Exploring the green anole liver/ brain RNA isolations and RNA isolation

26 April 2024

By: Ashley Bass and Corbin Carlson

Since our last post, we have learned many more new skills in the lab. In order to provide a base for our further research on ZBTB11 and BID genes in the green anoles, we have been introduced to numerous protocols. This has allowed us to be more confident as we look forward to the next steps of our research in the coming fall semester.

Figure 1. Last day in the lab doing RNA isolations

In lab, we have been introduced to PCR clean up. This process grants us the ability to isolate and purify DNA and remove any unwanted substances. Additionally, we have dedicated immense amounts of time to RNA isolations of both green anole liver and brain tissue. RNA isolations are conducted to separate and purify RNA from any given tissue. Throughout this process we have been introduced to new instruments, exercised our ability to work in the hood, and work quickly and efficiently.  They demand precision and the ability to work in a timely manner, as there are many factors that contribute to successful RNA isolation.  We have continued to be tenacious throughout learning these new procedures with our end goal perpetually in mind.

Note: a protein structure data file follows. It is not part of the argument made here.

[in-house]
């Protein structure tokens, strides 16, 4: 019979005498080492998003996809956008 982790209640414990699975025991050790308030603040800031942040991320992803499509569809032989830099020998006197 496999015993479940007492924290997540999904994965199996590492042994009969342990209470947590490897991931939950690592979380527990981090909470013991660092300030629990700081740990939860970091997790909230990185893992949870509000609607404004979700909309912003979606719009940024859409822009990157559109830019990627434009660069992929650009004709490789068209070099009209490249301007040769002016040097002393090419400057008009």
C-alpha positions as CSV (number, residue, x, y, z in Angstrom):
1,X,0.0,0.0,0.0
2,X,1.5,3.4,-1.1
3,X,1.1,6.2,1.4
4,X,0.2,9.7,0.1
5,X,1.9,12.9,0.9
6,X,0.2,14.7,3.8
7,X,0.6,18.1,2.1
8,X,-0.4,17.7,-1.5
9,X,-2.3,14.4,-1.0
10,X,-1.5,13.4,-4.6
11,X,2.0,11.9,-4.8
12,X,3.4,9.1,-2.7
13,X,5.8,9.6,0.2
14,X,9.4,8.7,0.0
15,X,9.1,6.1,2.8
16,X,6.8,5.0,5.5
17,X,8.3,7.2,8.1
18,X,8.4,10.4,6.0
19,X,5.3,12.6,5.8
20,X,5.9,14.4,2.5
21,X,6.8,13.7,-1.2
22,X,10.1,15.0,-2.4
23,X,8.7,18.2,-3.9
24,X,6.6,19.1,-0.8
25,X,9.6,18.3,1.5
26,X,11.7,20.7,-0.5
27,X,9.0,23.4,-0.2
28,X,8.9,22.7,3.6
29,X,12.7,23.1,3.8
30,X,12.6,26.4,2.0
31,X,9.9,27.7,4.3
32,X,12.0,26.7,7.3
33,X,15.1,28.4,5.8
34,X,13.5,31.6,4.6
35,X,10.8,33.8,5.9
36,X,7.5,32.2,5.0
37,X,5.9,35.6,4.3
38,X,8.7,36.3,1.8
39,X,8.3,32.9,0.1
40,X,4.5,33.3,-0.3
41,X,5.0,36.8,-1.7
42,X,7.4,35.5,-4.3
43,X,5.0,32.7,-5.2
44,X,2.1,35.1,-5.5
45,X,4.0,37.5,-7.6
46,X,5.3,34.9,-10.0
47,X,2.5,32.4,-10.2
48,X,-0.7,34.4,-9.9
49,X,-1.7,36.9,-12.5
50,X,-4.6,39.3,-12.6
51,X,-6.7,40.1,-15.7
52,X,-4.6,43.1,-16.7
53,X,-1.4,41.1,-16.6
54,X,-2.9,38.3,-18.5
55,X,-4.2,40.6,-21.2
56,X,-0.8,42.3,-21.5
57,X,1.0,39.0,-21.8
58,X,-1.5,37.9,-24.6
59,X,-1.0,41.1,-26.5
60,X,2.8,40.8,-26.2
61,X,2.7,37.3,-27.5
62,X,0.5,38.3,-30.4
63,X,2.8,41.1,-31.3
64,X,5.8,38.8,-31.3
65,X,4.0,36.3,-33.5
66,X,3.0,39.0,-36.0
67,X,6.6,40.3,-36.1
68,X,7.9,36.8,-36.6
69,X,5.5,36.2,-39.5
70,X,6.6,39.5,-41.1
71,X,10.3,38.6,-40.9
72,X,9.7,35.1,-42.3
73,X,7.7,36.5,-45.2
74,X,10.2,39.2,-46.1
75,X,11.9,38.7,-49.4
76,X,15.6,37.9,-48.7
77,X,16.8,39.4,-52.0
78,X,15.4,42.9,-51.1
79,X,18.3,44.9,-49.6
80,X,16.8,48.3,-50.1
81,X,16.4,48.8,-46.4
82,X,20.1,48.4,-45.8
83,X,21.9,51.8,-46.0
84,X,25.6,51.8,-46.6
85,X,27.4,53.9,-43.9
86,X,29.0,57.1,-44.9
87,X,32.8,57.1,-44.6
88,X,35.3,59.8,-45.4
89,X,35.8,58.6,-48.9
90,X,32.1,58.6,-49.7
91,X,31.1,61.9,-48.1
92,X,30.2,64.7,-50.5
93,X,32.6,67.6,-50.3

Figure 2. Successful gel electrophoresis of 2 RNA isolations

 As we wrap up this semester in our RISEBio research, we reflect on the progress we have made not just as RISEBio students, but researchers as well. Throughout the semester, we’ve developed many common skills and knowledge needed in labs, from pipetting to using technology like the centrifuge and the Nanodrop. We’ve been challenged from easy to follow procedures, to longer, more intricately delicate procedures that tests our intuition and abilities. Now that we have finished these steps, the challenge onward looks more manageable, and allows us to look forward to the autumn, when we concentrate our efforts on cDNA synthesis for our isolated mRNA (the process of converting mRNA into DNA) and quantifying how much of our chosen BID & ZBTB11 genes are expressed between breeding and non-breeding males and females of the green anole lizards through a qPCR.

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